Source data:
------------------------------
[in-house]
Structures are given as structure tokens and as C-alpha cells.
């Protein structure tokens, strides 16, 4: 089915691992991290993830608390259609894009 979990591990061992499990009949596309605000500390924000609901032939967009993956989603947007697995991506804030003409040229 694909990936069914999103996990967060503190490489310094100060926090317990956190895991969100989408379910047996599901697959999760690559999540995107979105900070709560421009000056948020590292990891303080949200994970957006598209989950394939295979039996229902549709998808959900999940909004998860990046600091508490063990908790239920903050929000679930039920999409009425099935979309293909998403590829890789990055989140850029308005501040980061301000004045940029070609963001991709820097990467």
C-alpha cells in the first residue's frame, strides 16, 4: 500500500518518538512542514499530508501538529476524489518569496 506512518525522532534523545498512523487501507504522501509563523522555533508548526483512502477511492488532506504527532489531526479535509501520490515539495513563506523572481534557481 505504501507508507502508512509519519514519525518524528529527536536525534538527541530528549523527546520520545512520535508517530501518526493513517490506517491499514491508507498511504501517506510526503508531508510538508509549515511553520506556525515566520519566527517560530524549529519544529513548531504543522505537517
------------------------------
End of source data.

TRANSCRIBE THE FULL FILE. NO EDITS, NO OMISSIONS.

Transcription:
[in-house]
Structures are given as structure tokens and as C-alpha cells.
């Protein structure tokens, strides 16, 4: 089915691992991290993830608390259609894009 979990591990061992499990009949596309605000500390924000609901032939967009993956989603947007697995991506804030003409040229 694909990936069914999103996990967060503190490489310094100060926090317990956190895991969100989408379910047996599901697959999760690559999540995107979105900070709560421009000056948020590292990891303080949200994970957006598209989950394939295979039996229902549709998808959900999940909004998860990046600091508490063990908790239920903050929000679930039920999409009425099935979309293909998403590829890789990055989140850029308005501040980061301000004045940029070609963001991709820097990467």
C-alpha cells in the first residue's frame, strides 16, 4: 500500500518518538512542514499530508501538529476524489518569496 506512518525522532534523545498512523487501507504522501509563523522555533508548526483512502477511492488532506504527532489531526479535509501520490515539495513563506523572481534557481 505504501507508507502508512509519519514519525518524528529527536536525534538527541530528549523527546520520545512520535508517530501518526493513517490506517491499514491508507498511504501517506510526503508531508510538508509549515511553520506556525515566520519566527517560530524549529519544529513548531504543522505537517